If you got all your news from our national TV networks and CBC Radio, you would think that all the refugees are arriving in Toronto, Vancouver or Montreal. That is not the case.
What the national media is largely missing is the fact that Syrian refugees will also be heading to small and mid-sized centres across Canada.
A few thousand refugees arriving in Toronto, Montreal or Vancouver will hardly be noticed, but a family or two arriving in a small centre has the potential to transform that municipality in an extremely positive fashion.
Energizing and transforming Northern Ontario
In North Bay Ontario, where I live, Mayor Al McDonald’s leadership has created a groundswell of support for Syrian refugees.
With coordination provided by the North Bay & District Multicultural Centre, almost $50,000 has been raised and volunteer committees have been formed to ease the transition for two large Syrian refugee families coming to our city. There is a possibility of two more families being sponsored by church groups.
In nearby West Nipissing, more individuals are fundraising to sponsor a family. Up the highway in Temiskaming Shores there is yet another group. The same is happening further north in Englehart and Timmins. The populations of these centres are 54,000, 14,000, 10,400, 1,500 and 43,000, respectively.
A family or two arriving in a small centre has the potential to transform that municipality.
Add large Syrian families in to the mix (we’re talking six to 10 children) and they will be noticed. Based on the incredible community support I have witnessed in North Bay, despite the naysayers, these families will be welcomed, supported, mentored and nurtured. While North Bay and Timmins have mosques, these families could well be the first Muslims in the smaller communities.
That can be transformational for the communities.
Northern Ontario has a challenge with baby boomer retirements, low birth rate and a youth diaspora. Without sustained immigration, jobs will go unfilled and communities will slowly decline.
I had lunch with a prominent immigrant entrepreneur recently and he said we should be bringing 2,000 families to North Bay, not two, or four. I told him we don’t have the capacity to successfully integrate 2,000 at once, but I got his point. Northern Ontario needs people, and Toronto, Montreal and Vancouver have too many.
Resettlement strategies in these communities are vital
Federal and provincial governments have to get their heads around a strategy to settle refugees and immigrants in the smaller centres across Canada. To keep settling newcomers in the big cities when the jobs are elsewhere makes no sense.
Mayors in smaller centres have to embrace immigration and lobby for more resources to support successful integration. I see them doing that in New Brunswick, which demographically bears a lot of similarities to Northern Ontario.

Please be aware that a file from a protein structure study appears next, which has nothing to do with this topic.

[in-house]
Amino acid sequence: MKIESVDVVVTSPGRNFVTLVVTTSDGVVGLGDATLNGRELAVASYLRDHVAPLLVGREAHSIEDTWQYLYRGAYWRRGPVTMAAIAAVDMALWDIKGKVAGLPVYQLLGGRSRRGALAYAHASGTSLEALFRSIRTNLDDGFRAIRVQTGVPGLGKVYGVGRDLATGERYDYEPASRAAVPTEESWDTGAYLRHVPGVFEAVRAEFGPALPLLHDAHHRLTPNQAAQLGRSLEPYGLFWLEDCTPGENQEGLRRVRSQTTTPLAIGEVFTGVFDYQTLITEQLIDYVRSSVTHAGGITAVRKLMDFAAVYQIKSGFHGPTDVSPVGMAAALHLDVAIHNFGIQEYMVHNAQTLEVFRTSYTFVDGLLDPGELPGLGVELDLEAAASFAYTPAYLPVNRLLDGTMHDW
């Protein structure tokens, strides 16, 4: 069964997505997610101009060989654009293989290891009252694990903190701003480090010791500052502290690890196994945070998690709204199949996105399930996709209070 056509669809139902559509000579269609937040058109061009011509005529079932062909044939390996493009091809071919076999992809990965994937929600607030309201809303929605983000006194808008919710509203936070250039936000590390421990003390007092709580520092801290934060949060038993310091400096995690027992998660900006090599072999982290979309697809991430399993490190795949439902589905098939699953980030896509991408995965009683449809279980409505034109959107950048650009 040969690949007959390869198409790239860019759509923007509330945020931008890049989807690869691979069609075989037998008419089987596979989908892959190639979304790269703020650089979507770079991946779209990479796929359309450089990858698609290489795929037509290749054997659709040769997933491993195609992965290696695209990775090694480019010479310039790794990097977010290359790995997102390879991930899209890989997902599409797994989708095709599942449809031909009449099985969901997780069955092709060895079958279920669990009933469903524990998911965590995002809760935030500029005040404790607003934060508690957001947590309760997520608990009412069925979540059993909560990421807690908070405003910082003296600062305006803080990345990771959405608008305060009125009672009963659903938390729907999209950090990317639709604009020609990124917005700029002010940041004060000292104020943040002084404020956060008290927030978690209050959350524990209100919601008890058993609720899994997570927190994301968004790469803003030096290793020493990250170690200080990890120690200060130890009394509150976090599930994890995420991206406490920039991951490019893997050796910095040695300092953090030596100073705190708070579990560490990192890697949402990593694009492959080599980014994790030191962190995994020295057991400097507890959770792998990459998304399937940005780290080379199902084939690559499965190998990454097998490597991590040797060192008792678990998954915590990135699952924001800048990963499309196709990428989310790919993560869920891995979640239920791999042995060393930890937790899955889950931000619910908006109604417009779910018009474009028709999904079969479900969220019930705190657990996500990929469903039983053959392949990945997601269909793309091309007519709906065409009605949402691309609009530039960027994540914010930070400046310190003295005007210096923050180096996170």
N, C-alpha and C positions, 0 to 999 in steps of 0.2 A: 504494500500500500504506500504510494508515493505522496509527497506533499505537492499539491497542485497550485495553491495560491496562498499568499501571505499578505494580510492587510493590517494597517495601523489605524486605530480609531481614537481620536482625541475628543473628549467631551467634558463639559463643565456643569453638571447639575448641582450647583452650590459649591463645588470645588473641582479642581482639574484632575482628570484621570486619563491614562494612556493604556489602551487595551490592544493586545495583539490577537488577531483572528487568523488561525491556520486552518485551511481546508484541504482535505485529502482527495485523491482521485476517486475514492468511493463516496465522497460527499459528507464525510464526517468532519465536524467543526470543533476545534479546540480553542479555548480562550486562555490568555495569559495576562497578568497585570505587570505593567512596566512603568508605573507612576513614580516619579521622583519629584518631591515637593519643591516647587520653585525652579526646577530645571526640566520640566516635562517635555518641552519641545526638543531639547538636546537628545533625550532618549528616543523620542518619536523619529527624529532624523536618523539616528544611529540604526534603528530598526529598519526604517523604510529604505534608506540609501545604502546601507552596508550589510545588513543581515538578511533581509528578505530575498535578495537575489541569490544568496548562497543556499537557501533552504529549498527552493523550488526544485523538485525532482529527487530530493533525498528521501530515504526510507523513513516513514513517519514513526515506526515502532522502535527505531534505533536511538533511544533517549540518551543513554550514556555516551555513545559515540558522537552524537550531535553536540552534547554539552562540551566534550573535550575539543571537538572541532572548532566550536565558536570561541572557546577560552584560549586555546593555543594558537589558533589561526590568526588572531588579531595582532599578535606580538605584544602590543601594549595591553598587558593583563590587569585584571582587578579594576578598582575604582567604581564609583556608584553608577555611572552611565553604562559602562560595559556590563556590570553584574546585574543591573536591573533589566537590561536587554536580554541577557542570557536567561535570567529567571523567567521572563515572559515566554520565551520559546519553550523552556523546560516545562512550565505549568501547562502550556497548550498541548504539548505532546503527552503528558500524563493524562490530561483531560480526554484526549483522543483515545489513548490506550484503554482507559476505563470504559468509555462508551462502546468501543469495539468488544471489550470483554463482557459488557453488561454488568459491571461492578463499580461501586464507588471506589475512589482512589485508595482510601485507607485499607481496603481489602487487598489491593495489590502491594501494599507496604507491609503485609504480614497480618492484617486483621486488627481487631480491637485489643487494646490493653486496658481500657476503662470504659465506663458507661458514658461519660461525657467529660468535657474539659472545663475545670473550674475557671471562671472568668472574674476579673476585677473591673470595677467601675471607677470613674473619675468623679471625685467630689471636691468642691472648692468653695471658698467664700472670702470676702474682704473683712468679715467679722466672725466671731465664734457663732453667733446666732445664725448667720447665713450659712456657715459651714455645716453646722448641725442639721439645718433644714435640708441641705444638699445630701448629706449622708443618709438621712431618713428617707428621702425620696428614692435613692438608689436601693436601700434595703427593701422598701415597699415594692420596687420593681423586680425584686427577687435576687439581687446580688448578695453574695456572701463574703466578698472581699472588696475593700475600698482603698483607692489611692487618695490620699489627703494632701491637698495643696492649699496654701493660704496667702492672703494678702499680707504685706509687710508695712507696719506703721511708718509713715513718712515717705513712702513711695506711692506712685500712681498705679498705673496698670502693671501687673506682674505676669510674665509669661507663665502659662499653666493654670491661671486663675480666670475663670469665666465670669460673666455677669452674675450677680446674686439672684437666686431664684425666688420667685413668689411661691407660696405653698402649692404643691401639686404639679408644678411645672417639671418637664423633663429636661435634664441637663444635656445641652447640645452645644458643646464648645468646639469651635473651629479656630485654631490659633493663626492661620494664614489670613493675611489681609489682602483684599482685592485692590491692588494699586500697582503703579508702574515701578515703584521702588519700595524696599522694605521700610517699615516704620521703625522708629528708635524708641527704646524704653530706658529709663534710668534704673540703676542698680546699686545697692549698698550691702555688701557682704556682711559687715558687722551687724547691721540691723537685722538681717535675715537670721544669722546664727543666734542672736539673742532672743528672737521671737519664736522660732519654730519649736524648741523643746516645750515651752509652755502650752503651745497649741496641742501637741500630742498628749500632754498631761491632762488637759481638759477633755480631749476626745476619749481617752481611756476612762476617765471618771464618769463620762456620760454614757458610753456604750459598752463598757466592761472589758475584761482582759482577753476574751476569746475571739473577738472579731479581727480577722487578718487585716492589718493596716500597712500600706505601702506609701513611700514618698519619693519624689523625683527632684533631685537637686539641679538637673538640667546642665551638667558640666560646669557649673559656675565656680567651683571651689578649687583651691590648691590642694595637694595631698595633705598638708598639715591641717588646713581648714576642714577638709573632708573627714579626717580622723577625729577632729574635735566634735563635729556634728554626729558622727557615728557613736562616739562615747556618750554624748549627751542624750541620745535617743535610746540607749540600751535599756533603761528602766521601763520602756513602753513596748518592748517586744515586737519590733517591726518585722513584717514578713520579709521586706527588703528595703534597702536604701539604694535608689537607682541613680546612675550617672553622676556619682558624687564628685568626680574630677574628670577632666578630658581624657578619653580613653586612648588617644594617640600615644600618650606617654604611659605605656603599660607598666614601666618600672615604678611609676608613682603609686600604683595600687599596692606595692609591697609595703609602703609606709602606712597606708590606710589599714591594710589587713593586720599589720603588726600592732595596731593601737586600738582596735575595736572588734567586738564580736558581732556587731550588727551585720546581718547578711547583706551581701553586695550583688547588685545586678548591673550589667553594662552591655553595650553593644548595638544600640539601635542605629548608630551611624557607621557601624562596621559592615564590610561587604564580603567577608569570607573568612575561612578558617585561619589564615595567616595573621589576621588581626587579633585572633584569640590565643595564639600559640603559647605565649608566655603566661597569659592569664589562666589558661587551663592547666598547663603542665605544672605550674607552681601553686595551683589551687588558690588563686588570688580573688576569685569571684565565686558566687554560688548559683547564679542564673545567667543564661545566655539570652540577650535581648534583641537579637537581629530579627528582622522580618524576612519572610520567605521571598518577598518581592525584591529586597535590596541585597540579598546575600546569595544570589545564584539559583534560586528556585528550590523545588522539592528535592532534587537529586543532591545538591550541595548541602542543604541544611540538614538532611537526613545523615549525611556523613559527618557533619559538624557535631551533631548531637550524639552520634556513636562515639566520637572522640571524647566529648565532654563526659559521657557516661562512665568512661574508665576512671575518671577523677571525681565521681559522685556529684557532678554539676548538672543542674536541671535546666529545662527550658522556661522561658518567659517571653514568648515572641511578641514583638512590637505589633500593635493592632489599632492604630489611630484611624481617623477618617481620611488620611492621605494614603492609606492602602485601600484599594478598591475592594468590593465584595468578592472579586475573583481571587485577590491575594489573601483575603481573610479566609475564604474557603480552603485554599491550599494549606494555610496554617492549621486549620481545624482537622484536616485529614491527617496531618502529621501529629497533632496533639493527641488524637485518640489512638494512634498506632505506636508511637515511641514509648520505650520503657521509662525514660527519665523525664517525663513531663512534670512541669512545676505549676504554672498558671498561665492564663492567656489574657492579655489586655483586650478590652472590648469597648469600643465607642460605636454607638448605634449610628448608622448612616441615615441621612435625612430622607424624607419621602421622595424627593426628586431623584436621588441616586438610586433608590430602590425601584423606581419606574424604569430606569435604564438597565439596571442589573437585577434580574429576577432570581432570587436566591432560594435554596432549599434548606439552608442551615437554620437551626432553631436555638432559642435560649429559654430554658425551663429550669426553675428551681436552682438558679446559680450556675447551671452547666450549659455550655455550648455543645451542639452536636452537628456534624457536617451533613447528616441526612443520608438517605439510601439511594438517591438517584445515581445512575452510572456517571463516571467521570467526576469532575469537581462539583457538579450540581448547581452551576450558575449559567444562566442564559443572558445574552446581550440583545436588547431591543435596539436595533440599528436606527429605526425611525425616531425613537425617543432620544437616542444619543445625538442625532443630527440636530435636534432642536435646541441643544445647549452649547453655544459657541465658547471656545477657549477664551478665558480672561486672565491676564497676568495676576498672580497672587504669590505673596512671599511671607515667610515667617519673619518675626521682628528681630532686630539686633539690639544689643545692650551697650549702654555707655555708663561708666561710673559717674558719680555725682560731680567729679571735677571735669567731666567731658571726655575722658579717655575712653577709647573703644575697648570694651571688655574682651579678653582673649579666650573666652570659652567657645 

Manitoba’s smaller centres have had successful immigration strategies for years but the remainder of the country needs to wake up. Manitoba normally receives about 1,500 refugees a year, the highest per capita of any province, and is prepared to double that number to up to 3,000 Syrian refugees.
The Syrian refugees coming to Northern Ontario are through the blended sponsorship program supported by the Mennonite Central Committee based in St. Catharines. Private sponsors pay 60 per cent of the cost for the family’s first year in Canada and the federal government pays 40 per cent.
These families could well be the first Muslims in the smaller communities.
The most vulnerable are at the top of the list, so we are not expecting professionals and skilled trades people who can walk right in to an available job. However, the children can learn English quickly, catch up in school and contribute to society in reasonably short order. Success breeds success, and more families could follow.
Chris Friesen, director of settlement services for the Immigrant Services Society of British Columbia, has been on the national news regularly as the Syrian refugee situation unfolds. Normally he says all the right things, except for one evening when he was commenting about B.C. Premier Christy Clark’s wishes to have Syrian refugees settled across B.C.—not just in Vancouver and its suburbs.
Friesen said that won’t work because all the necessary services such as language classes, specialized medical care and trauma counselling are not available. In my view, he is just plain wrong.
Those services do exist in smaller centres; where they don’t, they can be accessed remotely. I saw one piece about a refugee waiting seven months to get in to a language class. In North Bay and other smaller centres, we can get them in class in a day.
Volunteers will arrange one-on-one intensive language tutoring and enrol refugees in online Language Instruction for Newcomers to Canada (LINC) training supported by the federal government.
For Friesen to say smaller communities can’t do it is wrong, and good for Premier Clark for telling him so. It’s time for other premiers and mayors to speak out and create support in all provinces for spreading the load of refugee settlement and integration across their entire provinces.
Don Curry is the Executive Director of the North Bay & District Multicultural Centre, and Co-Chair of the North Bay Newcomer Network Local Immigration Partnership Initiative and the Timmins Local Immigration Partnership.
Don Curry is the President of Curry Consulting, which provides immigration solutions for rural and northern Canadian municipalities, and an NCM director (2022 - 23). He is also the Founding Executive Director of The North Bay & District Multicultural Centre, a multi-award winning immigrant settlement agency with offices in North Bay and Timmins. It is the lead agency for the Local Immigration Partnership project, the North Bay Newcomer Network and the Timmins Local Immigration Partnership.